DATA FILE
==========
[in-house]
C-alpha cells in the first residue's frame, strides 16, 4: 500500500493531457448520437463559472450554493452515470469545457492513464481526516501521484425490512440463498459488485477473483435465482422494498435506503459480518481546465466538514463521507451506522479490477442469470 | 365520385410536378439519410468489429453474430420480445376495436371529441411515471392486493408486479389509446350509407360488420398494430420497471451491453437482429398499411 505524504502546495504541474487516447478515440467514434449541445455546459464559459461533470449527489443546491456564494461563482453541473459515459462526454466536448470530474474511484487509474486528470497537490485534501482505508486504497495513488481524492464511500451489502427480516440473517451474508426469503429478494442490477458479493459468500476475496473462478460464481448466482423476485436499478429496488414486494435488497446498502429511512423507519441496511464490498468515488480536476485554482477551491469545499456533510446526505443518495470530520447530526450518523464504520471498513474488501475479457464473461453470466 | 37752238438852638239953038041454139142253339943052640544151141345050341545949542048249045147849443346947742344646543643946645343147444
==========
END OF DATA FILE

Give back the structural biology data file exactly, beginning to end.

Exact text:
[in-house]
C-alpha cells in the first residue's frame, strides 16, 4: 500500500493531457448520437463559472450554493452515470469545457492513464481526516501521484425490512440463498459488485477473483435465482422494498435506503459480518481546465466538514463521507451506522479490477442469470 | 365520385410536378439519410468489429453474430420480445376495436371529441411515471392486493408486479389509446350509407360488420398494430420497471451491453437482429398499411 505524504502546495504541474487516447478515440467514434449541445455546459464559459461533470449527489443546491456564494461563482453541473459515459462526454466536448470530474474511484487509474486528470497537490485534501482505508486504497495513488481524492464511500451489502427480516440473517451474508426469503429478494442490477458479493459468500476475496473462478460464481448466482423476485436499478429496488414486494435488497446498502429511512423507519441496511464490498468515488480536476485554482477551491469545499456533510446526505443518495470530520447530526450518523464504520471498513474488501475479457464473461453470466 | 37752238438852638239953038041454139142253339943052640544151141345050341545949542048249045147849443346947742344646543643946645343147444